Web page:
Mr. SCOTT. I am proud indeed to say that that letter was not posted from my constituency, and for the benefit of my hon. friend from East Grey (Mr. Sproule), I will add that I absolve him entirely from any connection with that letter, I merely give it as an expression of a spirit which unfortunately is evident sometimes in this 3619 COMMONS House, though not quite so plainly expressed as it is in this communication, and as a proof of the entire ignorance and misconception under which are labouring the people who are complaining against this measure. What we are legislating for is a common school—not a church or ecclesiastical school—but a common school system to be entirely governed and controlled by the people of those provinces through their legislatures and administrations. I have received a very large number of communications, petitions and protests of various sorts in connection with this measure, from which I ask permission to read just two or three extracts. Here is a resolution which came to me from the Orangemen of Maple Creek :
That the Orangemen of Maple Creek feel it incumbent upon them to protest in the most earnest manner against any question of separate schools being established in the Territories, and, believing that the great majority of the population of the Territories are against the idea, earnestly entreat the premier of the Northwest assembly and his co-delegate at Ottawa, and also the members of the Dominion parliament for the Territories to fight the introduction of separate schools even to the refusal of provincial autonomy with that as a condition thereof.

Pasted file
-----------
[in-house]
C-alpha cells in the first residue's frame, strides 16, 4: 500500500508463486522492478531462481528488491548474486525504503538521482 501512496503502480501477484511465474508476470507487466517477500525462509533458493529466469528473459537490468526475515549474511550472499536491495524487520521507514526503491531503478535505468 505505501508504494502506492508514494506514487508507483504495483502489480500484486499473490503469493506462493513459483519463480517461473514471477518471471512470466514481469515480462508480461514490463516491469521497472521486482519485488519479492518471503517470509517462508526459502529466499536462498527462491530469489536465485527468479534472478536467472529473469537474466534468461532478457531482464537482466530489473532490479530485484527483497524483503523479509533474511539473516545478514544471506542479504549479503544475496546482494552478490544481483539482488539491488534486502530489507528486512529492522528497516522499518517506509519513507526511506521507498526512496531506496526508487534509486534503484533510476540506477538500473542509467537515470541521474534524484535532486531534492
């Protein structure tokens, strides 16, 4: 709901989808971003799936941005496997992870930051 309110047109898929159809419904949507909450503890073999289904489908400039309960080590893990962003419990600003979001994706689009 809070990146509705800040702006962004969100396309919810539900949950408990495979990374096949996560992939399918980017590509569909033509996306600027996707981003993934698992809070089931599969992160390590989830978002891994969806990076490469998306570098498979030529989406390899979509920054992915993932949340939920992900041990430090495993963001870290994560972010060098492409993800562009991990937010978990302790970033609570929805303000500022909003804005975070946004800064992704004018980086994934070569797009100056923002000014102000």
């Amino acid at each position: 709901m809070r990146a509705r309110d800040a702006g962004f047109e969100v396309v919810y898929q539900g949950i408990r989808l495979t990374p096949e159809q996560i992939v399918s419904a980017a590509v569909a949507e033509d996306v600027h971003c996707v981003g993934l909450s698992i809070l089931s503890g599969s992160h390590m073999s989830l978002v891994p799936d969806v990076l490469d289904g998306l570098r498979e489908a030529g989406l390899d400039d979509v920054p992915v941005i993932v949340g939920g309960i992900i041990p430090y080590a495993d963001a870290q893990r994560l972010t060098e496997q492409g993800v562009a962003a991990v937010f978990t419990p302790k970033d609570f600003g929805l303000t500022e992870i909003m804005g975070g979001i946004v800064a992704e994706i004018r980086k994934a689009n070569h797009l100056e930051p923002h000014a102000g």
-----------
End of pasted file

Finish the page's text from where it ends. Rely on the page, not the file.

But, Mr. Speaker, we are not proposing to introduce separate schools. What we are proposing to do is to perpetuate conditions which exist in that area at present, and which have given, and are giving, entire satisfaction to practically everybody in that country. I have a communication from an important hotly, the Baptist Convention of Manitoba and the Territories, the third clause of which is as follows:
This is a scheme which will provoke discord and defeat one of the main purposes of public school education, which is the unification of all classes. A confederation cannot be sound in which the elements lack the first essential of harmony.
Well. this system which we are perpetuating by the proposed legislation is one which has been in force in the Territories for fourteen years, and I have yet to learn that it has caused any discord. The first essential of harmony therefore must be in that system, or discord would have broken out under its administration at some time or other during the fourteen years it has been in force. Another petition very largely signed contains the following :
We, the undersigned citizens, respectfully urge you to use all influencc you may have against the separate school clause in the Bill now before parliament.
The majority of these petitions are directed against the original clauses, which some of us, at all events, claim were not identical with those now before the House. In a petition, dated March 7th, from the Ministerial Association of Winnipeg, the second clause reads as follows :
3619 3620
Whereas, the rights of the minority are sufficiently protected by the British North America Act in any particular case.